Thinking about place
Kwon’s article ‘The Wrong Place’ is a very interesting read, and resonant for me as an organizer of site-specific programming and arts creation through 4elements, and in my own work as an artist. Many things to think about and say, but here are a few:
1. Regarding the observation that ‘a new spatial paradigm has developed at a faster rate than our capacity to perceive and understand it’, I’m not sure it’s a question of not being able to understand or perceive these paradigms (after all, the paradigm was not created outside of us, but through us and particular social, cultural, material relations), but that we become disoriented by what we’ve created and disconnected beyond the point of productive disconnection.
2. How much of these ‘hyperspaces’ have been produced/driven by capitalism?
3. Why are a rejection of place and a process of becoming geographically removed necessary for an artist to be effective politically, or to be avant-garde? Perhaps we need to reject an essentialized, dominant knowing, and definition, of place?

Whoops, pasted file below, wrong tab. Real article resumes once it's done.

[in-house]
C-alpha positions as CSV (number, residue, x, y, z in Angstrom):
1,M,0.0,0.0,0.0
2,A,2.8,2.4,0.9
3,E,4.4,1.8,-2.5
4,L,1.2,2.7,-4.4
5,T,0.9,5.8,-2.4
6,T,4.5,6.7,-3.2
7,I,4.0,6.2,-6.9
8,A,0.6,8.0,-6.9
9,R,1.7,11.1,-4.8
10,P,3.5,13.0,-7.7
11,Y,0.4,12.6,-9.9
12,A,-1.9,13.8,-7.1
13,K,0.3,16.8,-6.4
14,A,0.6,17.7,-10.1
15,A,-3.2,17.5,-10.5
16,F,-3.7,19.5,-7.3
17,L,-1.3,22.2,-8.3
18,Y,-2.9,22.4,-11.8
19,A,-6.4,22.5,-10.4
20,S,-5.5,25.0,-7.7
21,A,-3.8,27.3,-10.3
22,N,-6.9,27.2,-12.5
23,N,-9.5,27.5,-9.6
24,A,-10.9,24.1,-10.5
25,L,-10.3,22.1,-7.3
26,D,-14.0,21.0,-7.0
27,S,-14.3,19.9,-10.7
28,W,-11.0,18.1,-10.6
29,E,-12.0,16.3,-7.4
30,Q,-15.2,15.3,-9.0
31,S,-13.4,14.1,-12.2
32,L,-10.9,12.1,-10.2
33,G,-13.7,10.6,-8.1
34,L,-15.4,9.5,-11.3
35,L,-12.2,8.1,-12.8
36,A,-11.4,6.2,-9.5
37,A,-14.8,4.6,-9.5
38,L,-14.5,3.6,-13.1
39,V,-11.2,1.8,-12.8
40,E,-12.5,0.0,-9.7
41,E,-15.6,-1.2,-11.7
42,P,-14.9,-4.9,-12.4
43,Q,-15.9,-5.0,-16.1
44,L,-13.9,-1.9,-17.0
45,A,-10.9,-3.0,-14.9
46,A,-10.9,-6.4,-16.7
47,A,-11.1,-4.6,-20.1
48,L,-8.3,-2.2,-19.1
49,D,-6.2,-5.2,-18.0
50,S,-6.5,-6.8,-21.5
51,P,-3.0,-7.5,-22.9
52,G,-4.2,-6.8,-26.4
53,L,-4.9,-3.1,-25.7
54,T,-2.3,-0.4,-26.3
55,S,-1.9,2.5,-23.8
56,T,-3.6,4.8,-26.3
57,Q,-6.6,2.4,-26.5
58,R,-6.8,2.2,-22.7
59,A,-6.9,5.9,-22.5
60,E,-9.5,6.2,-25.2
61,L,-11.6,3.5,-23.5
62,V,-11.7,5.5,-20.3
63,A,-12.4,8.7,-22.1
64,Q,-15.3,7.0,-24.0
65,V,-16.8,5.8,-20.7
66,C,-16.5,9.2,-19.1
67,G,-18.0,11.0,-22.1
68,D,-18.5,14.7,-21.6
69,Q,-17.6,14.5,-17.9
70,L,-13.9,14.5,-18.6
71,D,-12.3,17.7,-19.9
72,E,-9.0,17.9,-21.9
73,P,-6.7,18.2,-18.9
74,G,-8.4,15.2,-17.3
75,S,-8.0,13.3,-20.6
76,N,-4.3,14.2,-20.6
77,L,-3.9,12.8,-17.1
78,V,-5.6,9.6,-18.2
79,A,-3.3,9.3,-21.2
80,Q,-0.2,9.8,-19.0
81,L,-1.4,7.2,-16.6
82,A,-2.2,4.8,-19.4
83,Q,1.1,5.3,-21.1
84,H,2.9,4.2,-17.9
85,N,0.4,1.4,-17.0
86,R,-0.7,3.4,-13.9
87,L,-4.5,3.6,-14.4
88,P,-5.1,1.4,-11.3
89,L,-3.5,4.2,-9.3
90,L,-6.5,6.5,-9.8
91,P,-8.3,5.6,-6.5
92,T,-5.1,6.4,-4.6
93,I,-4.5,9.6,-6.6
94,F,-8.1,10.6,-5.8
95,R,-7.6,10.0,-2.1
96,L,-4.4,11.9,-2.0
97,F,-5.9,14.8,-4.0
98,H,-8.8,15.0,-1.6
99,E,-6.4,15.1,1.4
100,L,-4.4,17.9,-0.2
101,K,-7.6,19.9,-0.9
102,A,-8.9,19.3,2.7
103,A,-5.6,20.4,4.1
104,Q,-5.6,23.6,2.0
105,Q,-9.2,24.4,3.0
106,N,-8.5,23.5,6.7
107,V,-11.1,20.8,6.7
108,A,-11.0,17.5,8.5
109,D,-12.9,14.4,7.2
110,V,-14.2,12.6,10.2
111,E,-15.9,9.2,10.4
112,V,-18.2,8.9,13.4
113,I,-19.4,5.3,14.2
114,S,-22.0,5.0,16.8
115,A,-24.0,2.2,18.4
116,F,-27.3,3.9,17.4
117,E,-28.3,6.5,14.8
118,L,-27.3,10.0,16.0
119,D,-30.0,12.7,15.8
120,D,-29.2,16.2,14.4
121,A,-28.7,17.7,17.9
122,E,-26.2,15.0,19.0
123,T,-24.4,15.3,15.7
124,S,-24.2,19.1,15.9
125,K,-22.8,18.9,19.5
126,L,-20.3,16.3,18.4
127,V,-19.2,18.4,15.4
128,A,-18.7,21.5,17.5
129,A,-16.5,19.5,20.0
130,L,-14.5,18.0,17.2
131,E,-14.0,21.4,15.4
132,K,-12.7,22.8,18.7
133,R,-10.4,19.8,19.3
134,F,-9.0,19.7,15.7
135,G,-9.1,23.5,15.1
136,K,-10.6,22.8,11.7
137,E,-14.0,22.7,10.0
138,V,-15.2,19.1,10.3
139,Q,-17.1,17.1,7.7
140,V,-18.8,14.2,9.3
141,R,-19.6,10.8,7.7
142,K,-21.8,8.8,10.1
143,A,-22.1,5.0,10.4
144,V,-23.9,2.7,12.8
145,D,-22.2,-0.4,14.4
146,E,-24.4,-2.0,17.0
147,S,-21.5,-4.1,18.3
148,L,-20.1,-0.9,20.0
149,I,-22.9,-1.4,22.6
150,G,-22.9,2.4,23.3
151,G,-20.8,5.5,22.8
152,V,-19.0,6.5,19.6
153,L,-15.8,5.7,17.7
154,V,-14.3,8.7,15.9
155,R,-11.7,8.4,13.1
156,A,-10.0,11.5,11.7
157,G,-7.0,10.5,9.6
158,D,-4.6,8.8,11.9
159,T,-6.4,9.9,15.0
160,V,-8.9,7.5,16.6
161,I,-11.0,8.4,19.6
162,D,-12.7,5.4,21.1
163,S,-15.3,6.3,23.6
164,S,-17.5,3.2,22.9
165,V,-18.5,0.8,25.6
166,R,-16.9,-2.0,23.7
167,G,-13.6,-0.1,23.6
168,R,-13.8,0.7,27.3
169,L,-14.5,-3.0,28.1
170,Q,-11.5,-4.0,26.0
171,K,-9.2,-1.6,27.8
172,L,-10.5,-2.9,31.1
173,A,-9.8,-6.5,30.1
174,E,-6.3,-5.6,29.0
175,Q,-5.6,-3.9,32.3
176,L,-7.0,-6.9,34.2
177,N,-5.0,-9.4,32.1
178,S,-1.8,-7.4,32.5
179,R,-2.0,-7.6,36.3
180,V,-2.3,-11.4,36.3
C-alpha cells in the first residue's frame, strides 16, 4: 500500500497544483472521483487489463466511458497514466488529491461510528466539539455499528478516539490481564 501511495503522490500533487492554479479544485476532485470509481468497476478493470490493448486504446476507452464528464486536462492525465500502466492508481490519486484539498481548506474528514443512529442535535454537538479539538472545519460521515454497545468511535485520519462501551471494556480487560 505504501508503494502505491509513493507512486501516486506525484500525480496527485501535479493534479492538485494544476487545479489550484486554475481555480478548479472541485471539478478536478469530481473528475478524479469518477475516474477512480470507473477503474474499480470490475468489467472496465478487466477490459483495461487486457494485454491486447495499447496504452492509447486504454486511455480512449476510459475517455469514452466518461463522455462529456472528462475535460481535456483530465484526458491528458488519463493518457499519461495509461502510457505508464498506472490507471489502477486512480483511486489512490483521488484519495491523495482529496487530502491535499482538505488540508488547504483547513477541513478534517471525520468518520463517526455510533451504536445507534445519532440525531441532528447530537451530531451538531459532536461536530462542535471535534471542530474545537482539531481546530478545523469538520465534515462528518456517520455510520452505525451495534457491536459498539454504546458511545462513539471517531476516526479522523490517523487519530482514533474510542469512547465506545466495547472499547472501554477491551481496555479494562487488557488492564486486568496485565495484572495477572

My work/life/art are engaged with a region in which land, property, treaty, boundaries, ownership, territory have distinct material, social, cultural, colonial, and political histories - one cannot engage politically by dismissing place.
What I have found to be important for my work is to think about un-settling (literally, conceptually, methodologically) place and our/my relationship to place without destroying place; making place uncanny (to use Freud’s term) but not rejecting the importance of place and belonging; understanding the systems (space?) in relation to the place; and engaging with and understanding multiple relations to place within the same geographical location. This “locatedness within a particular region” (Malpas, A Philosophical Topography p 190) necessitates understanding of positionality, historical engagement, and a commitment to place. This for me is means to engage socially, politically and ethically.